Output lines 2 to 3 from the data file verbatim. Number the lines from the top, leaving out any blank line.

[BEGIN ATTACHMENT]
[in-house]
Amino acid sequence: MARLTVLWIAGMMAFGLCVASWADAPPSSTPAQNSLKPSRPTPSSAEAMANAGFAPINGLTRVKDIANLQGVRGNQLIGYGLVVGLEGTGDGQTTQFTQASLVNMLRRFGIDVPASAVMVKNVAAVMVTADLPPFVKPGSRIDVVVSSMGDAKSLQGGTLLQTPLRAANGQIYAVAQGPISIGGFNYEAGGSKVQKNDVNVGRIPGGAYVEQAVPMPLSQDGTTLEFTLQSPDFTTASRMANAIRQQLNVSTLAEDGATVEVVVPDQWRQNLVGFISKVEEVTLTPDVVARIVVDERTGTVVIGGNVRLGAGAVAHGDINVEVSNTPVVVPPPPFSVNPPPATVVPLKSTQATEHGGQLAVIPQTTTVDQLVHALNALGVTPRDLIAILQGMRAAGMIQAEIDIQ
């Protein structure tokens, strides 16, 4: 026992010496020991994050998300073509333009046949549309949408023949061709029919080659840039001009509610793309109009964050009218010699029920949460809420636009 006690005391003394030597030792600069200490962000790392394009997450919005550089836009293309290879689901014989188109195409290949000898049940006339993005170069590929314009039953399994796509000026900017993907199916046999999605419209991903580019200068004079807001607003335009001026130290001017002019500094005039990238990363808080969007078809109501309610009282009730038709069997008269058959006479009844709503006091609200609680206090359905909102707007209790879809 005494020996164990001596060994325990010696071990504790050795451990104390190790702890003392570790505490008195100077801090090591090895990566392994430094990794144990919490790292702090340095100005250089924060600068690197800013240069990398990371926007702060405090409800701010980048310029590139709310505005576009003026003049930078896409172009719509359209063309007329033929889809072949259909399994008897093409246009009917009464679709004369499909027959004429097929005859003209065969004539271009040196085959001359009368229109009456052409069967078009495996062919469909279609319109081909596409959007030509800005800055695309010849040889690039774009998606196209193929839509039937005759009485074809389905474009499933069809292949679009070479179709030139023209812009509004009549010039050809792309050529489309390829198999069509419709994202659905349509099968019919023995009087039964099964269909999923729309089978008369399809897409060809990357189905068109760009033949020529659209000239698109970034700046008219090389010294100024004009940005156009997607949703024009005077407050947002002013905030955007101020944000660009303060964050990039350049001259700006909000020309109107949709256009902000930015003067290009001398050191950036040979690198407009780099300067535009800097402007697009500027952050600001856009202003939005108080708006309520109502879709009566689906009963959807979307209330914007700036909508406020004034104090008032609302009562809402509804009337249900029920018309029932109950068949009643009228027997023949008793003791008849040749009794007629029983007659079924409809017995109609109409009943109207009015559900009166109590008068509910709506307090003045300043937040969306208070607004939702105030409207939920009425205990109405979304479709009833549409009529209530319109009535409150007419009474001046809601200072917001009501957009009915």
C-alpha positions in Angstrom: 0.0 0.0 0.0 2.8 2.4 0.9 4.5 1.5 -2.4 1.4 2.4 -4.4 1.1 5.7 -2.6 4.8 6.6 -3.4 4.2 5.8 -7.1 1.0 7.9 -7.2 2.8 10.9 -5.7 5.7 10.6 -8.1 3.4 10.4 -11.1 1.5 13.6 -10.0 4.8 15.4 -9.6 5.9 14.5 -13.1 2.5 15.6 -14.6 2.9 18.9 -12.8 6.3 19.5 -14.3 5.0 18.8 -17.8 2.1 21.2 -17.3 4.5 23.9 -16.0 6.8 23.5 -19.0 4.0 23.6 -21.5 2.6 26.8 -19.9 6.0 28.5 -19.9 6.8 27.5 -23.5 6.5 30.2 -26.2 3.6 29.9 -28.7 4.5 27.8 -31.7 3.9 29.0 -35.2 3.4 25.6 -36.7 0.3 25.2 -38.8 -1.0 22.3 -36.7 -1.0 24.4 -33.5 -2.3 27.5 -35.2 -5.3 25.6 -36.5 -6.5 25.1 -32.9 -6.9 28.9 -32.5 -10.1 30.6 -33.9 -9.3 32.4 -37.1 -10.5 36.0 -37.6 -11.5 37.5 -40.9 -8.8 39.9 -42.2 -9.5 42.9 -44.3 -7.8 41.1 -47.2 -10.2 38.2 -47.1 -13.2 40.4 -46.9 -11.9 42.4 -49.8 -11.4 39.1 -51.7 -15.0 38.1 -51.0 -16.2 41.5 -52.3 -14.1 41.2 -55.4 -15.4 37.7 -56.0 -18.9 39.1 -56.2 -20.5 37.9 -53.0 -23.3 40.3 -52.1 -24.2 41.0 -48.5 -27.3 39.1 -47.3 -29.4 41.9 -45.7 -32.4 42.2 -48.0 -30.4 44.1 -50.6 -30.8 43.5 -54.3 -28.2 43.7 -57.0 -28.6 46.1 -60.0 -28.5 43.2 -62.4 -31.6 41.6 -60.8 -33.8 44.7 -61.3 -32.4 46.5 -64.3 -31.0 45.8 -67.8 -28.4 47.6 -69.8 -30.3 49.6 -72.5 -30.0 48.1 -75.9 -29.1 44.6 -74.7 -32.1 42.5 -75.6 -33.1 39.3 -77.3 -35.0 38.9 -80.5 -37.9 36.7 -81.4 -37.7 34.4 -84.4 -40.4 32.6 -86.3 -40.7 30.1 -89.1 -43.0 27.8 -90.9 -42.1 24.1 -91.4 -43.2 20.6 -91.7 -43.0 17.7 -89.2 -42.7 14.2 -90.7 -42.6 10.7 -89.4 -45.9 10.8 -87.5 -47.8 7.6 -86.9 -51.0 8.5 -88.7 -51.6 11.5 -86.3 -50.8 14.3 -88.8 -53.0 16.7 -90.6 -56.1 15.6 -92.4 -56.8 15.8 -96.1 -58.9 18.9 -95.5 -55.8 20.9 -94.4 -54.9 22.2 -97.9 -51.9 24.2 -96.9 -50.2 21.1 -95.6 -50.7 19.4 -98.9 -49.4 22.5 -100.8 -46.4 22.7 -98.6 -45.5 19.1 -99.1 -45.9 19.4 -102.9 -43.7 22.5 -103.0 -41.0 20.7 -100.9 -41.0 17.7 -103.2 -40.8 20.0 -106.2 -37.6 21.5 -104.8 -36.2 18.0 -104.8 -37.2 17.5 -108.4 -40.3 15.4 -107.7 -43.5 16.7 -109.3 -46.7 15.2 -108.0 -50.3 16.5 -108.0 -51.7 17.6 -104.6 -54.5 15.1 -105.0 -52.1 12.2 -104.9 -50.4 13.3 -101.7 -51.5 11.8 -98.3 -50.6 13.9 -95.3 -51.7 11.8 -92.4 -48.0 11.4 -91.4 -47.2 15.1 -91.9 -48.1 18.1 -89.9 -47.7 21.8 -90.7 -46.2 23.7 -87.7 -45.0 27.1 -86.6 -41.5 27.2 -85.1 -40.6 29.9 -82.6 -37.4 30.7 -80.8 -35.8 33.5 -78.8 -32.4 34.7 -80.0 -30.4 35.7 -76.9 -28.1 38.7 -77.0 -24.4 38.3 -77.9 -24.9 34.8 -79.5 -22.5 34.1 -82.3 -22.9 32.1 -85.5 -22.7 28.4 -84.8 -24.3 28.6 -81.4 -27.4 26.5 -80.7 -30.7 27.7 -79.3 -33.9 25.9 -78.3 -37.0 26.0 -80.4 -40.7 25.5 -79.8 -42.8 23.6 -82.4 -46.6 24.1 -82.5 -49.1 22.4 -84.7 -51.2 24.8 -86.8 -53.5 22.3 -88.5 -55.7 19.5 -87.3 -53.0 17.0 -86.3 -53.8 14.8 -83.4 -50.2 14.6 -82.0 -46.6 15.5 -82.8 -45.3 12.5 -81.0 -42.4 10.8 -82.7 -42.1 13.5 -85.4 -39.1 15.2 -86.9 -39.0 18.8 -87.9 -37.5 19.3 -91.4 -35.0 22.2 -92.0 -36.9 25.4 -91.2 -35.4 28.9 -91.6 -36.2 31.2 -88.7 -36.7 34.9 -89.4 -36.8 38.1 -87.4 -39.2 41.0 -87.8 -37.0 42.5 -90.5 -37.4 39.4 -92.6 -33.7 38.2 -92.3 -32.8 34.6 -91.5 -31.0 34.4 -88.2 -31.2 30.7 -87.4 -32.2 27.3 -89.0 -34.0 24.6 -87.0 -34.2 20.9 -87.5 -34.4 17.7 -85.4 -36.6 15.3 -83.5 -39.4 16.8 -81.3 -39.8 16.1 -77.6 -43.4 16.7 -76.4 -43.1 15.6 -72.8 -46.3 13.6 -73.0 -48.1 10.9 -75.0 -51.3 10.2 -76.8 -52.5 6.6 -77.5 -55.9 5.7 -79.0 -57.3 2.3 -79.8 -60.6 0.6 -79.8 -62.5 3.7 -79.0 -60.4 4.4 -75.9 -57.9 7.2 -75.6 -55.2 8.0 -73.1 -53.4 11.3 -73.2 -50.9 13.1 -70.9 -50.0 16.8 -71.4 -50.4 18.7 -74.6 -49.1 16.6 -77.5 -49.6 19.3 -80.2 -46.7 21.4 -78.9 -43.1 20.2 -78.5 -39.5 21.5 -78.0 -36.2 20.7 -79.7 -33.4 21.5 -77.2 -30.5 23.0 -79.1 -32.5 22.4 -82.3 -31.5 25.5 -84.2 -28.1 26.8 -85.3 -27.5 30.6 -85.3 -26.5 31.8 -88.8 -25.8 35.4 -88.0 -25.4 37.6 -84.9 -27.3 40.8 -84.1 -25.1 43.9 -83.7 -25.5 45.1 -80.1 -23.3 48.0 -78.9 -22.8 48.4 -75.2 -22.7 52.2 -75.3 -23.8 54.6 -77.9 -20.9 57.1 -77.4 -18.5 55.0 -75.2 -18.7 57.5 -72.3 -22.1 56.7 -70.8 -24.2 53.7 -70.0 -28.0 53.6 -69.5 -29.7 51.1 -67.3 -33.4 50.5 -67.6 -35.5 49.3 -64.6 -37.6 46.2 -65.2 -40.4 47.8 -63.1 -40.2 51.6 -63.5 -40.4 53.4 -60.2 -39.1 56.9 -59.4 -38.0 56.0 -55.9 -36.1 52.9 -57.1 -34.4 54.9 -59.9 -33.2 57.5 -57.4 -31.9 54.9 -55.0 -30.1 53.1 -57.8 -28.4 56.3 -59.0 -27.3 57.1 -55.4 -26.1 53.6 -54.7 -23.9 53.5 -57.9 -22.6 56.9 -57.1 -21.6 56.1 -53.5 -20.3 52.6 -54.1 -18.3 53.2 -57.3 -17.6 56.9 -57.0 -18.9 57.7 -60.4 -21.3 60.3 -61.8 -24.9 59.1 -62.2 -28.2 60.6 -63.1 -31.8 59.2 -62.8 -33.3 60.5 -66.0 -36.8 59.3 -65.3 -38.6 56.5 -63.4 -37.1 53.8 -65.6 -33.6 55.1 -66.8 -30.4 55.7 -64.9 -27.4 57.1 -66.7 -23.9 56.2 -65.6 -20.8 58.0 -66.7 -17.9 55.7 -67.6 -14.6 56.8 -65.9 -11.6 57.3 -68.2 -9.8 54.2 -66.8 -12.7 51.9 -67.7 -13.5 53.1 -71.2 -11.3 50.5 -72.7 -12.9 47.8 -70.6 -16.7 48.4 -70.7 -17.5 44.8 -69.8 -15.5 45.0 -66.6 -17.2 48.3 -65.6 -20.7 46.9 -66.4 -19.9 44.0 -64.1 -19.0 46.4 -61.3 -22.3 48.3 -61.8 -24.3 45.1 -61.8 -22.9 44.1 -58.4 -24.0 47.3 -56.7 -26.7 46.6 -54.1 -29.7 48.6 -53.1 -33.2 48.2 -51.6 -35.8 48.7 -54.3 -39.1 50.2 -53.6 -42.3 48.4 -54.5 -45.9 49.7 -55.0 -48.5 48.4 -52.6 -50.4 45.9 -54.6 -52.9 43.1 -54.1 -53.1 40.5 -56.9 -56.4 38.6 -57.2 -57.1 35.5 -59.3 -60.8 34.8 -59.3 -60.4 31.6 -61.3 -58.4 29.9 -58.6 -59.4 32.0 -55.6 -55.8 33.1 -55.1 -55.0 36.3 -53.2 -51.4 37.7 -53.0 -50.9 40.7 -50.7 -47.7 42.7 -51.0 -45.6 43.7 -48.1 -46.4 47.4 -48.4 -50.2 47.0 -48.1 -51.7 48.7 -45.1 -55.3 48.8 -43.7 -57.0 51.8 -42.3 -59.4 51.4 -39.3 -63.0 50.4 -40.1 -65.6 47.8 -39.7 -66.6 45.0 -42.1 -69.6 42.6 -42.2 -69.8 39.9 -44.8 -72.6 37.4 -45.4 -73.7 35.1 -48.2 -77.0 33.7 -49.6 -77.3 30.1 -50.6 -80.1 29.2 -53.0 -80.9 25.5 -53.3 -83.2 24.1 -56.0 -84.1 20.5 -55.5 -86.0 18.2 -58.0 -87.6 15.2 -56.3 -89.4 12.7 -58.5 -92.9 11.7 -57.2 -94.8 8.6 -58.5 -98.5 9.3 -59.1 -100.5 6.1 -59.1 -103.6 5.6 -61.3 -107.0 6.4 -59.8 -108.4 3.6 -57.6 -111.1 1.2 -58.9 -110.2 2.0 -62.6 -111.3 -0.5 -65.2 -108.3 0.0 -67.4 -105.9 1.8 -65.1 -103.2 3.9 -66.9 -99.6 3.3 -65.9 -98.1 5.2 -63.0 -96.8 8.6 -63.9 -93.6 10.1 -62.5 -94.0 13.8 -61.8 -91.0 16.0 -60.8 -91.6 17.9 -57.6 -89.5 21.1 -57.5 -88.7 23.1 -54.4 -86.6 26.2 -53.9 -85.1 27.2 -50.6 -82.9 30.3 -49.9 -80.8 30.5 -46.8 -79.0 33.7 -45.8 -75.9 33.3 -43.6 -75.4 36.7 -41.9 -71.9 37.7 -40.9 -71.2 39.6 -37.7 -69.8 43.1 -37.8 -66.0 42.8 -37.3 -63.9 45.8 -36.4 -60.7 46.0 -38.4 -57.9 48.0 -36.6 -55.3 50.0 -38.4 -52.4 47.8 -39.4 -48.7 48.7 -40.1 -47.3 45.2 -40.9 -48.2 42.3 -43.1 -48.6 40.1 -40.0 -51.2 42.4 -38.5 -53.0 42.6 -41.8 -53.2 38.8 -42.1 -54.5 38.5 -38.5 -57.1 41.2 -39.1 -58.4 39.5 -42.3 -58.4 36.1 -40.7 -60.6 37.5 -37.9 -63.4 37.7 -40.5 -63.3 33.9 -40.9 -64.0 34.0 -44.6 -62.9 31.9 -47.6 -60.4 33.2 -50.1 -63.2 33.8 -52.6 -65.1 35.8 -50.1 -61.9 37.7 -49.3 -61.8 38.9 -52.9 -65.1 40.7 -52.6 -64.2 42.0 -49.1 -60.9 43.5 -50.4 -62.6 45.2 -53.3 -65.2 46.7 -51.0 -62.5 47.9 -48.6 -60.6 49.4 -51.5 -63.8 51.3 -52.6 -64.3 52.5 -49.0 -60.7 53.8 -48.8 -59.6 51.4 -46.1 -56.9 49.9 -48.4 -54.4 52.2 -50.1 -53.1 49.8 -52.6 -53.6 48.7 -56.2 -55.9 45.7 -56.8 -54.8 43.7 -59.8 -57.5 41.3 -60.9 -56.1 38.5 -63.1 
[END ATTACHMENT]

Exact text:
Amino acid sequence: MARLTVLWIAGMMAFGLCVASWADAPPSSTPAQNSLKPSRPTPSSAEAMANAGFAPINGLTRVKDIANLQGVRGNQLIGYGLVVGLEGTGDGQTTQFTQASLVNMLRRFGIDVPASAVMVKNVAAVMVTADLPPFVKPGSRIDVVVSSMGDAKSLQGGTLLQTPLRAANGQIYAVAQGPISIGGFNYEAGGSKVQKNDVNVGRIPGGAYVEQAVPMPLSQDGTTLEFTLQSPDFTTASRMANAIRQQLNVSTLAEDGATVEVVVPDQWRQNLVGFISKVEEVTLTPDVVARIVVDERTGTVVIGGNVRLGAGAVAHGDINVEVSNTPVVVPPPPFSVNPPPATVVPLKSTQATEHGGQLAVIPQTTTVDQLVHALNALGVTPRDLIAILQGMRAAGMIQAEIDIQ
């Protein structure tokens, strides 16, 4: 026992010496020991994050998300073509333009046949549309949408023949061709029919080659840039001009509610793309109009964050009218010699029920949460809420636009 006690005391003394030597030792600069200490962000790392394009997450919005550089836009293309290879689901014989188109195409290949000898049940006339993005170069590929314009039953399994796509000026900017993907199916046999999605419209991903580019200068004079807001607003335009001026130290001017002019500094005039990238990363808080969007078809109501309610009282009730038709069997008269058959006479009844709503006091609200609680206090359905909102707007209790879809 005494020996164990001596060994325990010696071990504790050795451990104390190790702890003392570790505490008195100077801090090591090895990566392994430094990794144990919490790292702090340095100005250089924060600068690197800013240069990398990371926007702060405090409800701010980048310029590139709310505005576009003026003049930078896409172009719509359209063309007329033929889809072949259909399994008897093409246009009917009464679709004369499909027959004429097929005859003209065969004539271009040196085959001359009368229109009456052409069967078009495996062919469909279609319109081909596409959007030509800005800055695309010849040889690039774009998606196209193929839509039937005759009485074809389905474009499933069809292949679009070479179709030139023209812009509004009549010039050809792309050529489309390829198999069509419709994202659905349509099968019919023995009087039964099964269909999923729309089978008369399809897409060809990357189905068109760009033949020529659209000239698109970034700046008219090389010294100024004009940005156009997607949703024009005077407050947002002013905030955007101020944000660009303060964050990039350049001259700006909000020309109107949709256009902000930015003067290009001398050191950036040979690198407009780099300067535009800097402007697009500027952050600001856009202003939005108080708006309520109502879709009566689906009963959807979307209330914007700036909508406020004034104090008032609302009562809402509804009337249900029920018309029932109950068949009643009228027997023949008793003791008849040749009794007629029983007659079924409809017995109609109409009943109207009015559900009166109590008068509910709506307090003045300043937040969306208070607004939702105030409207939920009425205990109405979304479709009833549409009529209530319109009535409150007419009474001046809601200072917001009501957009009915």